Johannesburg – Global human rights watchdog Amnesty International has urged South Africa’s government to ensure zero tolerance towards the misappropriation of funds set aside to mitigate the impact of the Covid-19 pandemic.
In a statement, the executive director of Amnesty International South Africa Shenilla Mohamed said the coronavirus scourge had highlighted the critical need for access to adequate housing as well as safe and sufficient water and sanitation for all.
South African President Cyril Ramaphosa’s announcement that R20 billion would be used towards emergency water supplies and support for the homeless during a national lockdown to curb the spread of the virus was a welcome step, Mohamed said.
“With the lockdown conditions only slightly reduced and most stringent regulations remaining in place, the deep impact on people’s lives continues,” she said.
“Now is the time for government to work on long-term plans to guarantee that sufficient resources are allocated to ensure that all human rights are upheld for the remainder of the lockdown as well as beyond the pandemic. The government must have a zero-tolerance approach to corruption and the mismanagement of funds.”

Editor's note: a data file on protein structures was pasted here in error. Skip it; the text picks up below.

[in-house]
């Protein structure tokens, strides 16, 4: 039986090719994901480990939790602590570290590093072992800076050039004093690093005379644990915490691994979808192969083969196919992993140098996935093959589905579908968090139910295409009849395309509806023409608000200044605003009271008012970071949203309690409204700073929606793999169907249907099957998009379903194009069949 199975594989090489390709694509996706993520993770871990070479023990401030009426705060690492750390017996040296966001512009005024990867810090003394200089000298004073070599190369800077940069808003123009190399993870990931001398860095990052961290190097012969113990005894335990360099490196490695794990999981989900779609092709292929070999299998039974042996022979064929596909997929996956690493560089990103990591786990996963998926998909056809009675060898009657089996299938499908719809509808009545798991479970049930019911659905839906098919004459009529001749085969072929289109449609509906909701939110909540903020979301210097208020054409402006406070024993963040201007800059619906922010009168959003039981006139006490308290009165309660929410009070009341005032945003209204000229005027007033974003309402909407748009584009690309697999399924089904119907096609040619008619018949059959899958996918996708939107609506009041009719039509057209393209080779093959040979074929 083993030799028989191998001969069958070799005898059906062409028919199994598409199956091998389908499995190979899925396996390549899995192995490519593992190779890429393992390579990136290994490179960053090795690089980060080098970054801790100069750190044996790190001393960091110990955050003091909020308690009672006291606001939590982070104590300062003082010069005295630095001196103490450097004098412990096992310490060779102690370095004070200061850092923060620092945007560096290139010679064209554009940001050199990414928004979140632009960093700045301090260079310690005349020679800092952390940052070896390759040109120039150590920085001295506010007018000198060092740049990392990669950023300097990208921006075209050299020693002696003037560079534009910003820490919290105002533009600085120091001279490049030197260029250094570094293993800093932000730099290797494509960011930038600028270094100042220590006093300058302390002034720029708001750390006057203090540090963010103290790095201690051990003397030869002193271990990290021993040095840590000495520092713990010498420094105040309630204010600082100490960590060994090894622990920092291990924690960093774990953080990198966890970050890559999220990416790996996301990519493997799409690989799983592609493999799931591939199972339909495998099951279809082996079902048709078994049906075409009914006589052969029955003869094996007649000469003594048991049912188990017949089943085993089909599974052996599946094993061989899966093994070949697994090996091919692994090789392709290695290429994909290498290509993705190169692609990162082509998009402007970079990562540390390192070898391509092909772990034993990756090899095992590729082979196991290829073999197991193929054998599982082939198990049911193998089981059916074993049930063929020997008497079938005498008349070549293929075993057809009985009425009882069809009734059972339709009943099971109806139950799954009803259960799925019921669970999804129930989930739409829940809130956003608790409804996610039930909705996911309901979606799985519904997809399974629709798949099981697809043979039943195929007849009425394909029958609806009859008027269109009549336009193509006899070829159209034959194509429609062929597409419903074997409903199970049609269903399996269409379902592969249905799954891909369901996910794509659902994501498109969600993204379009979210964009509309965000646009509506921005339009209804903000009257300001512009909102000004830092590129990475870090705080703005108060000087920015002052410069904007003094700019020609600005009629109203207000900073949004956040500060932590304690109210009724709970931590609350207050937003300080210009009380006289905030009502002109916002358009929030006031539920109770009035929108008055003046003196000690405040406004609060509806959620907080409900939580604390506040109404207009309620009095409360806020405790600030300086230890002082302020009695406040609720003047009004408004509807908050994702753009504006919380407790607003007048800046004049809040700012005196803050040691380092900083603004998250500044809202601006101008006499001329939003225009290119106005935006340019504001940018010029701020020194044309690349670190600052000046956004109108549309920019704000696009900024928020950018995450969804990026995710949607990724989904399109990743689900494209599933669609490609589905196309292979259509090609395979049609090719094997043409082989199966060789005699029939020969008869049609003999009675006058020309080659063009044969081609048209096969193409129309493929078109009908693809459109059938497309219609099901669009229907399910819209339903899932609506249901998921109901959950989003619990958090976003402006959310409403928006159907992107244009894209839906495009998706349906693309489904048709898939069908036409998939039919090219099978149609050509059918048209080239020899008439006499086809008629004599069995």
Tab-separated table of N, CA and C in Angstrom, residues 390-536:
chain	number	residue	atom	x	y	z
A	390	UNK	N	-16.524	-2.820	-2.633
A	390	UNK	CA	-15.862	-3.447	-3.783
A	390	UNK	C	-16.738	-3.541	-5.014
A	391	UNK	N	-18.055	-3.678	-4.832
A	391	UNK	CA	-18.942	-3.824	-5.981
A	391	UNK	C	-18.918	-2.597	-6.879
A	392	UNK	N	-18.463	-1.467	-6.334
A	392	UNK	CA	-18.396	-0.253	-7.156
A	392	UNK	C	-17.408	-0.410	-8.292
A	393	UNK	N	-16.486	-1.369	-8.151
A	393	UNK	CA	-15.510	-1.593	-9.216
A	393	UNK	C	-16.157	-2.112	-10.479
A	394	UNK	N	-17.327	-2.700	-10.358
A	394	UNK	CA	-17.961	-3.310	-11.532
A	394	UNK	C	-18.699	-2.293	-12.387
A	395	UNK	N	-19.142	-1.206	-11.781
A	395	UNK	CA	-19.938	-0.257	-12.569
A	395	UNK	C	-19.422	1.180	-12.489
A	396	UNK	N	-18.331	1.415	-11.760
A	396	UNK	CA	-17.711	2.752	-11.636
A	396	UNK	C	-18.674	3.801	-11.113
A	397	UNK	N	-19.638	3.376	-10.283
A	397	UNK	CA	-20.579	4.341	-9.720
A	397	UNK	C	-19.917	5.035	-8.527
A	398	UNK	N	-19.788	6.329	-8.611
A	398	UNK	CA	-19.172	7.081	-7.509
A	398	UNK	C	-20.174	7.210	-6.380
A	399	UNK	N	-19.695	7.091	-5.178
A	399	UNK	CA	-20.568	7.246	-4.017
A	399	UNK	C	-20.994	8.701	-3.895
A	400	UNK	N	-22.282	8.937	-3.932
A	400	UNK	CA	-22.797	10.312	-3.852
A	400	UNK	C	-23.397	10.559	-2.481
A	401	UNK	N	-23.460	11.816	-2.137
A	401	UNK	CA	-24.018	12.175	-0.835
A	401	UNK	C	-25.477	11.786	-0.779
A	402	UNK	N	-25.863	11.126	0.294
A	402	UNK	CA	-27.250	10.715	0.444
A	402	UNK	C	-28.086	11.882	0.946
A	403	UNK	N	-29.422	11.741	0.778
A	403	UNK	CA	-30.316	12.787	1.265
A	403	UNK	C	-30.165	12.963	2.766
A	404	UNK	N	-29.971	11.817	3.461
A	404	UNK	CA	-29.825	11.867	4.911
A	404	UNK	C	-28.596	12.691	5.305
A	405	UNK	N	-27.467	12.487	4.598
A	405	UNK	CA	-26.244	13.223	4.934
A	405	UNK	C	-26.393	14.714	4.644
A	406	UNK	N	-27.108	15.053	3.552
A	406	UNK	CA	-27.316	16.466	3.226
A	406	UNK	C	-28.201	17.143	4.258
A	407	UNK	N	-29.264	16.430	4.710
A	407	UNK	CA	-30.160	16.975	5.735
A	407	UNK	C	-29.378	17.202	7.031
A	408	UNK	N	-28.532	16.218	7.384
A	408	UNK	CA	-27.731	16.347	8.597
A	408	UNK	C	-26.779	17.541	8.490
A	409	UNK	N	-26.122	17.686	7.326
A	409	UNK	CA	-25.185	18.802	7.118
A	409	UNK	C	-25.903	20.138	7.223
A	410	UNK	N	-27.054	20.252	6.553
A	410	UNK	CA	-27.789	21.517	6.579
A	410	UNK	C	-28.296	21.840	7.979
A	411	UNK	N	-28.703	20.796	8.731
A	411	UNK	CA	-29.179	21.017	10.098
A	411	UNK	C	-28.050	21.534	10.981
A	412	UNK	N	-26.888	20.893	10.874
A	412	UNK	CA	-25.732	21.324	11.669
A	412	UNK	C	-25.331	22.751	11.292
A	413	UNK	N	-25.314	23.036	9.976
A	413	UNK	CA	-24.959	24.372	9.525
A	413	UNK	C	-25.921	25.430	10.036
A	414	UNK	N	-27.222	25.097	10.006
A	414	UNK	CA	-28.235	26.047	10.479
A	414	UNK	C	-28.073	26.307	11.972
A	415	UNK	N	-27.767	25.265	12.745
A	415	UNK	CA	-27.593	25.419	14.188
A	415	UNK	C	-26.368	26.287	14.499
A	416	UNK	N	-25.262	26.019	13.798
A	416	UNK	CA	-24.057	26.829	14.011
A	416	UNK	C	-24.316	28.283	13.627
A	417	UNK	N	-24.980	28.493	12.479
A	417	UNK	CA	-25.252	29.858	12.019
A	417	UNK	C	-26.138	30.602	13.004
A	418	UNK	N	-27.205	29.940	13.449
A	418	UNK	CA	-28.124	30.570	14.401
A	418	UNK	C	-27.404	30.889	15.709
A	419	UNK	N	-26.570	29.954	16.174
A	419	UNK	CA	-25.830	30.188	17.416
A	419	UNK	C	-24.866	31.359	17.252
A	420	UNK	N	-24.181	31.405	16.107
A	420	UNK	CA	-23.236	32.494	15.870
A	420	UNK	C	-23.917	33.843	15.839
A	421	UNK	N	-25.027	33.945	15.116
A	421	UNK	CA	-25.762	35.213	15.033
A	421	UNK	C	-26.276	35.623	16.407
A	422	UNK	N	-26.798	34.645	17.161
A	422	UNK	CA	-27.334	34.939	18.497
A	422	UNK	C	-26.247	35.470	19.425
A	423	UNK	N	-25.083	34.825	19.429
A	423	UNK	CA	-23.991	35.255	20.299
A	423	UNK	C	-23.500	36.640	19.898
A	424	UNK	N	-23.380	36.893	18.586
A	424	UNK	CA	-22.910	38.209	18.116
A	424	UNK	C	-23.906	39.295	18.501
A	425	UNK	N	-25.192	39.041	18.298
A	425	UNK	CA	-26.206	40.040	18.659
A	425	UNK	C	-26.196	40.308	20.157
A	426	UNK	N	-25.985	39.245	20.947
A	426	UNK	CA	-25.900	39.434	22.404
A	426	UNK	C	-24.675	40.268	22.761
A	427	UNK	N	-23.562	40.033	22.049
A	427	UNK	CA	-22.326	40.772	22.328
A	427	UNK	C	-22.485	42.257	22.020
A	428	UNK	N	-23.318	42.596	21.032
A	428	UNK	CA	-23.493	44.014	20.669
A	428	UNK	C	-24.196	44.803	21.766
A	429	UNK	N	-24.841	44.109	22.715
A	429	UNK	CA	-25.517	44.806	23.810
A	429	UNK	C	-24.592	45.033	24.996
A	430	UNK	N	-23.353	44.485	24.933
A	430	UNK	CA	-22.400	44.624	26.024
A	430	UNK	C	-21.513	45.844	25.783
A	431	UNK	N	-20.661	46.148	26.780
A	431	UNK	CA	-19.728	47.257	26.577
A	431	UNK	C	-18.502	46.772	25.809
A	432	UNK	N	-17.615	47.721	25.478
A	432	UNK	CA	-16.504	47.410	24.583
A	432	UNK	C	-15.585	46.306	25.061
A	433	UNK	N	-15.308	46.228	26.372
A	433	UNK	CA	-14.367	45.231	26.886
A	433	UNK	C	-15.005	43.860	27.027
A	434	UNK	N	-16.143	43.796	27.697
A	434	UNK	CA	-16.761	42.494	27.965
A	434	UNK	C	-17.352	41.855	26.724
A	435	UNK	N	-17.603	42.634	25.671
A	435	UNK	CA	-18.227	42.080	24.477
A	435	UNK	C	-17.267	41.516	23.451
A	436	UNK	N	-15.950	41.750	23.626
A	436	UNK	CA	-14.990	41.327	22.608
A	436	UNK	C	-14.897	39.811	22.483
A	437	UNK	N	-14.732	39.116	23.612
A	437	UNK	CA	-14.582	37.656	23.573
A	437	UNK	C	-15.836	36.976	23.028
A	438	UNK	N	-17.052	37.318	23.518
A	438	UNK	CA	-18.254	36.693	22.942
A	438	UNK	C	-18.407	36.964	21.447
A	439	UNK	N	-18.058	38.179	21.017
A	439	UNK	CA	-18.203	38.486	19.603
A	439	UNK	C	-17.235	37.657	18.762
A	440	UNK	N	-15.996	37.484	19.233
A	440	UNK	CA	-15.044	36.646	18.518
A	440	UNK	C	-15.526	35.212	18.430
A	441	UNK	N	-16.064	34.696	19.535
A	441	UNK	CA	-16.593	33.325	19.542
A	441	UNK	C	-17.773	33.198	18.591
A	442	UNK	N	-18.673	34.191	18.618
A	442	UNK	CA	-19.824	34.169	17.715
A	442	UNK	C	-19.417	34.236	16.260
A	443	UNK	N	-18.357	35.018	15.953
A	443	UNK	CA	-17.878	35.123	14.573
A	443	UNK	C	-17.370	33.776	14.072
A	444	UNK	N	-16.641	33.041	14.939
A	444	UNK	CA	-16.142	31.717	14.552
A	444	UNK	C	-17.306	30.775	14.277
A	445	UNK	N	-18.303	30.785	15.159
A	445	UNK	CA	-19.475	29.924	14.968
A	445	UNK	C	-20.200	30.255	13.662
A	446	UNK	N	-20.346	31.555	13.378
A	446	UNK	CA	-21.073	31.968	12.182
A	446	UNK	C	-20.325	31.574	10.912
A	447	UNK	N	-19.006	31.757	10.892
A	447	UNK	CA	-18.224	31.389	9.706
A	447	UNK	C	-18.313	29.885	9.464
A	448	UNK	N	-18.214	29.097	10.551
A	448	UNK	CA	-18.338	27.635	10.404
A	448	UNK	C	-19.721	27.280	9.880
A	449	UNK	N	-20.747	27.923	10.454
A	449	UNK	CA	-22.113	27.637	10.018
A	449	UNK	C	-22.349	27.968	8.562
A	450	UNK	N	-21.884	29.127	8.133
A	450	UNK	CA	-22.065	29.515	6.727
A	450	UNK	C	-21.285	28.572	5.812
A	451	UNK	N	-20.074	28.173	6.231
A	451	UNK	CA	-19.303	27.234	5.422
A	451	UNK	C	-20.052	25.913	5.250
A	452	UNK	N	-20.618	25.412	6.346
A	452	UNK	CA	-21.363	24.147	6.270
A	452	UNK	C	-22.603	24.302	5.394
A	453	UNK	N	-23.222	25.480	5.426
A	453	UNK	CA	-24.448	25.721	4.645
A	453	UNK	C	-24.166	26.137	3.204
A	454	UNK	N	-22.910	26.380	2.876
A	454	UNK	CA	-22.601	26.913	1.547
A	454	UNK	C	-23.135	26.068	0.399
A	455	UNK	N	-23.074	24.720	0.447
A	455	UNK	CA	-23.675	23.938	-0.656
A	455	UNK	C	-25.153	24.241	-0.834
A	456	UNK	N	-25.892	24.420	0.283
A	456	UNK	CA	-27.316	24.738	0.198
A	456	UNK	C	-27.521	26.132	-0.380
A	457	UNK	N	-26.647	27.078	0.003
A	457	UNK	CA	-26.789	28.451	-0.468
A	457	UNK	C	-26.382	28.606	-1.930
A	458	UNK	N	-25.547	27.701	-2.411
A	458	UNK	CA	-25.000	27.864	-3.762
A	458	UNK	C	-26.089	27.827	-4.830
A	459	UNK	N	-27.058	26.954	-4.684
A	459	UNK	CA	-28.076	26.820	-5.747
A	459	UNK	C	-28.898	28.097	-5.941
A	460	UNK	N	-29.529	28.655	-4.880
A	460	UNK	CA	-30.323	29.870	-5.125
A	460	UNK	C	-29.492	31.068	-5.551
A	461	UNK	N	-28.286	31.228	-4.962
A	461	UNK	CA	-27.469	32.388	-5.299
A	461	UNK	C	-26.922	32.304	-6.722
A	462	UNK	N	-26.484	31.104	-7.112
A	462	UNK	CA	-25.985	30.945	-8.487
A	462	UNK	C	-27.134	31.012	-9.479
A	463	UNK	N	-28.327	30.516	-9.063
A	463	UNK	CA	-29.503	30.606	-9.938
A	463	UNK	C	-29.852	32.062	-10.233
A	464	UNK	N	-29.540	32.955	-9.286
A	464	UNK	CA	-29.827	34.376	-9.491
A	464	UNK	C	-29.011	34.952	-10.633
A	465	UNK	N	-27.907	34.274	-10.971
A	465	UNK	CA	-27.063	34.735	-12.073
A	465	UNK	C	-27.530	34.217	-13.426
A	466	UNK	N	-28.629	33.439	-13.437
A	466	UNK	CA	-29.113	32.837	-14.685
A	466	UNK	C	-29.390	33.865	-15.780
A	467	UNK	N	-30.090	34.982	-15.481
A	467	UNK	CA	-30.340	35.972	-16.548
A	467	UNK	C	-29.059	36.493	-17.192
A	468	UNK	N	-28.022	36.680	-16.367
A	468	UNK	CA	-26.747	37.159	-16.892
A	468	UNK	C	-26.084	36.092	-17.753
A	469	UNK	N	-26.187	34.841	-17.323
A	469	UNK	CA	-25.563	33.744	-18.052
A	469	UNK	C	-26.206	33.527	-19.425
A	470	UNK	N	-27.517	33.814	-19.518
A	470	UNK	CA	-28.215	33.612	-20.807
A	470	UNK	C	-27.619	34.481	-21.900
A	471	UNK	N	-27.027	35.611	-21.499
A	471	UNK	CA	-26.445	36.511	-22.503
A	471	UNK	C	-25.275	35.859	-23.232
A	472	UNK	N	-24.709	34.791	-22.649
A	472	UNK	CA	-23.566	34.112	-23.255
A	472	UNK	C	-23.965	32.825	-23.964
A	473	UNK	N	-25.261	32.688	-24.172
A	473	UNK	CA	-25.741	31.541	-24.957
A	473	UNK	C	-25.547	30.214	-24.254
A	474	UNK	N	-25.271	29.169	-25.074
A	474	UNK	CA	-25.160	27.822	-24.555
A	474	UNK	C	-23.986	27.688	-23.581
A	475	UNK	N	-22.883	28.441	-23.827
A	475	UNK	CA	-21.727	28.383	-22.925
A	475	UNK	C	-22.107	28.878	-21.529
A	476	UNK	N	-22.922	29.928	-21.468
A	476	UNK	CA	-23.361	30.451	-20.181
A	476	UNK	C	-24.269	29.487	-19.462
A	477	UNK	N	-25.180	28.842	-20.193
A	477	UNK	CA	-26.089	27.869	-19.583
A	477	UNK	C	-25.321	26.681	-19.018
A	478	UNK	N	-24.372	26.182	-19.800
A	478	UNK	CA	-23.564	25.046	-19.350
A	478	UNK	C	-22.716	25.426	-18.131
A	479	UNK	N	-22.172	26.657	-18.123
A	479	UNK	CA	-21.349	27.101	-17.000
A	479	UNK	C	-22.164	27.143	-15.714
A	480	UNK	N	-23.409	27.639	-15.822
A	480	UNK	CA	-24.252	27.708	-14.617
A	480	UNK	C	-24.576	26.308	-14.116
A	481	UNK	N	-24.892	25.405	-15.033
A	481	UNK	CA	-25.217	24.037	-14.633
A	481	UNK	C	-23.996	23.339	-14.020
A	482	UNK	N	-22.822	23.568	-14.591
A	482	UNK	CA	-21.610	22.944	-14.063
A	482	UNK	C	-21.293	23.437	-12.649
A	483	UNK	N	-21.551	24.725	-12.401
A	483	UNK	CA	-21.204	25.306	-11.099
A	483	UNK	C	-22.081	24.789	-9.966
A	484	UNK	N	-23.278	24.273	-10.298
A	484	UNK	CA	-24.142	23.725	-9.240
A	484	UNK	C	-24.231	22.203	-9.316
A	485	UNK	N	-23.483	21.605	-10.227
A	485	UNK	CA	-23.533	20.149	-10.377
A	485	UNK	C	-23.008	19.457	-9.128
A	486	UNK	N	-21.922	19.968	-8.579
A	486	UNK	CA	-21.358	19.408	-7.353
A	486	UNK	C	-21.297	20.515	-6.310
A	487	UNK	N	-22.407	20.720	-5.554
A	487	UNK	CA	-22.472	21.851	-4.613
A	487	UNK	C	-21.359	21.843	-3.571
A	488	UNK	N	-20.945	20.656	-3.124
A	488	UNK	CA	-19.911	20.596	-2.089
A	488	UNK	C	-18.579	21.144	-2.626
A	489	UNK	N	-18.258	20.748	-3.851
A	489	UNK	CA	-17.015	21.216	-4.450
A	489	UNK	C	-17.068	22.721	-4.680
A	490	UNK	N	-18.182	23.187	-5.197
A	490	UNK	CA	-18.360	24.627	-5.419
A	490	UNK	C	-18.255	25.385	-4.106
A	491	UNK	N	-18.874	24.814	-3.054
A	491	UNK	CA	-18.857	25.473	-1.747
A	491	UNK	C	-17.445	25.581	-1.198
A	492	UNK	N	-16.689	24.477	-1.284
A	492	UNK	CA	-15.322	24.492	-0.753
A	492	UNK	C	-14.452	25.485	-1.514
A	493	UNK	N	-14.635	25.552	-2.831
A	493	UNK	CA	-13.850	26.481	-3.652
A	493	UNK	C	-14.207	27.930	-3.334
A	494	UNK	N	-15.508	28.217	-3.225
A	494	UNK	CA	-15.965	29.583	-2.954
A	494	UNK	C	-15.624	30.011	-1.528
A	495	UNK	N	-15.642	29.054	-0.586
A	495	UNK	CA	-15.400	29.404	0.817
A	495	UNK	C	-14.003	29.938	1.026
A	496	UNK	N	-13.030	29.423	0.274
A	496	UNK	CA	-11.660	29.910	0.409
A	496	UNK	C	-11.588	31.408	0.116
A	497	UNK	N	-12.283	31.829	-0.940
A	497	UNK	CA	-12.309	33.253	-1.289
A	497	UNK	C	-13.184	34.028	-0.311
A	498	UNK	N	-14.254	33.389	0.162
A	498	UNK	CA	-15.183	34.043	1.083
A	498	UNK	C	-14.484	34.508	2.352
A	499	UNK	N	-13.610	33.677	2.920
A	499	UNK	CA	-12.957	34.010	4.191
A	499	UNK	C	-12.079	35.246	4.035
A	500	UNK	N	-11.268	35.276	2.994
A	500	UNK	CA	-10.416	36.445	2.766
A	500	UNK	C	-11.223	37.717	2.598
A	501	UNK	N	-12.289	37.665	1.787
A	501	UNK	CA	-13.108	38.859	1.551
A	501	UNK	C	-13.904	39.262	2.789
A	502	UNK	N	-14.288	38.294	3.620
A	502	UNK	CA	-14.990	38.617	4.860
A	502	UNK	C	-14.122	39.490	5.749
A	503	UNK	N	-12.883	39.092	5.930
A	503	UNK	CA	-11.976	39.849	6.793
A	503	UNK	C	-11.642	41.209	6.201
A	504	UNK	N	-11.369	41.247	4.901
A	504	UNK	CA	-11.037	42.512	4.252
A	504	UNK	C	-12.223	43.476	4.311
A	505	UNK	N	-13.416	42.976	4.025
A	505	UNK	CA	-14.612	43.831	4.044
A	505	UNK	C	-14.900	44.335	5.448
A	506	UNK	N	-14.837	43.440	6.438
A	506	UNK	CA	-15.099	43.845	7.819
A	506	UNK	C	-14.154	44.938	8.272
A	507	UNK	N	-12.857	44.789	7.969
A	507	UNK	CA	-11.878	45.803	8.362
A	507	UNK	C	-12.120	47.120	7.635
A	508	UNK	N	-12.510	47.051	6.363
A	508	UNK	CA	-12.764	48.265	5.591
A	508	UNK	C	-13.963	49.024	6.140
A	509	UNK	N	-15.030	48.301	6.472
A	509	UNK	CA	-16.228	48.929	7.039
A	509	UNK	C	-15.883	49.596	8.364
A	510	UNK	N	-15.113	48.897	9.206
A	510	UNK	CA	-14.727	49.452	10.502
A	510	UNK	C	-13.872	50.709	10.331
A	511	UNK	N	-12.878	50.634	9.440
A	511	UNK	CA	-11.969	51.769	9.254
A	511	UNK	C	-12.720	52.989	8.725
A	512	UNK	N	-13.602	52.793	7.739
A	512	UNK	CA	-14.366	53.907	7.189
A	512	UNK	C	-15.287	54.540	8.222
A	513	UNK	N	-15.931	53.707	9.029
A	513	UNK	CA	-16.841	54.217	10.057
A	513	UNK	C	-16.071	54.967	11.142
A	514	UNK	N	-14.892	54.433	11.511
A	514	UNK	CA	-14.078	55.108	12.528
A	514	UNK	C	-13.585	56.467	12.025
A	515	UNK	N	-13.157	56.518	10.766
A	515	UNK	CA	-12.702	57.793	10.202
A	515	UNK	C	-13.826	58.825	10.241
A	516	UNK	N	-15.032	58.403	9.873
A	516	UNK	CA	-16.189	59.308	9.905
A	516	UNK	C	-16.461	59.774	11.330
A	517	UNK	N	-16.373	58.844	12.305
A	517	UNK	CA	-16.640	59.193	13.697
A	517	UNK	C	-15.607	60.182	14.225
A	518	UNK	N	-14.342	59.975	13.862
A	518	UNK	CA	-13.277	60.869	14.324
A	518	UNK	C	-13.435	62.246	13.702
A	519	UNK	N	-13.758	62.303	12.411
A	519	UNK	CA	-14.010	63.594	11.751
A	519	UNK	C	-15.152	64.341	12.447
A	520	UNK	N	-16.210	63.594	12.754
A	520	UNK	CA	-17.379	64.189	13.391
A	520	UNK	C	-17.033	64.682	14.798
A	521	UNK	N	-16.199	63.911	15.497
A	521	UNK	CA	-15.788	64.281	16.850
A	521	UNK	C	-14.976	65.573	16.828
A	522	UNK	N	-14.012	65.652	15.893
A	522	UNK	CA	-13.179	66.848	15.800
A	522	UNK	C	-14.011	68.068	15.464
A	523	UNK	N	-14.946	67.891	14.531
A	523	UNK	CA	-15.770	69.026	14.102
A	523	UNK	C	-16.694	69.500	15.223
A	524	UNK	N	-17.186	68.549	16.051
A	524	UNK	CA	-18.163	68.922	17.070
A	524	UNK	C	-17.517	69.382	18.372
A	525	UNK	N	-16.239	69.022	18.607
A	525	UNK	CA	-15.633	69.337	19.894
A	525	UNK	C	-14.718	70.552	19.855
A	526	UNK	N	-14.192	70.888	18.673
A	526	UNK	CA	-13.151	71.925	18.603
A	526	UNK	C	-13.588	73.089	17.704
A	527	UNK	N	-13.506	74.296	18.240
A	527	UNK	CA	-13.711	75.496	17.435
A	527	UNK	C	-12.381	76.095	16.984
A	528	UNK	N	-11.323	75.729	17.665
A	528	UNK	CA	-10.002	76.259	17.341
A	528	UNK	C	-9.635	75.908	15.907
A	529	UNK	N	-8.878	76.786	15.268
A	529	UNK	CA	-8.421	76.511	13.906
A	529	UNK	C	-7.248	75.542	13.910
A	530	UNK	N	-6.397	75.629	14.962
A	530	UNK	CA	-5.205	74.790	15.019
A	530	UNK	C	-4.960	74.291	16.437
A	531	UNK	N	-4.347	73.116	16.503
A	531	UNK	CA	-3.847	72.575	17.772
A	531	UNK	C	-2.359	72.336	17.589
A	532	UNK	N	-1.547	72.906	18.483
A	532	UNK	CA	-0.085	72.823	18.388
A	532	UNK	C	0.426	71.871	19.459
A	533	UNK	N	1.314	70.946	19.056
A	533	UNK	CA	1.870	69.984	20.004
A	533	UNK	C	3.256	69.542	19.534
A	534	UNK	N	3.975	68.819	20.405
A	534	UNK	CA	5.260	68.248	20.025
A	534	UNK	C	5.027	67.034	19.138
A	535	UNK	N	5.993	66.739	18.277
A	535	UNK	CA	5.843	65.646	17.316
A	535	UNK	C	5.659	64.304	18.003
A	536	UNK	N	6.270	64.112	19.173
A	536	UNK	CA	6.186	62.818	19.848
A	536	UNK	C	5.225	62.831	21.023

Mohamed noted that the government’s national water and sanitation master plan — launched last year to guide investment in the water sector — made a concession that high levels of corruption had impacted on service delivery in several South African municipalities.
“It is therefore critical that the most stringent measures must be put in place to ensure that every rand is accounted for and its impact measured. Every cent must go to the communities that need it most,” she said.
Amnesty International South Africa has been running a “right to water” campaign which calls on the government to be transparent in communicating information on which communities water is being delivered to, the distance needed to travel to access water, and how much water is being distributed per household.
It also wants Ramaphosa’s government to ensure that equitable access to sufficient, safe and reliable water becomes a reality for all, even beyond the Covid-19 pandemic.
The human rights organisation says decades of corruption and the mismanagement of public funds has weakened the department of water and sanitation’s ability to deliver access to safe and reliable water, leaving one in three people in South Africa, or about 20 million people, without access.
African News Agency (ANA)
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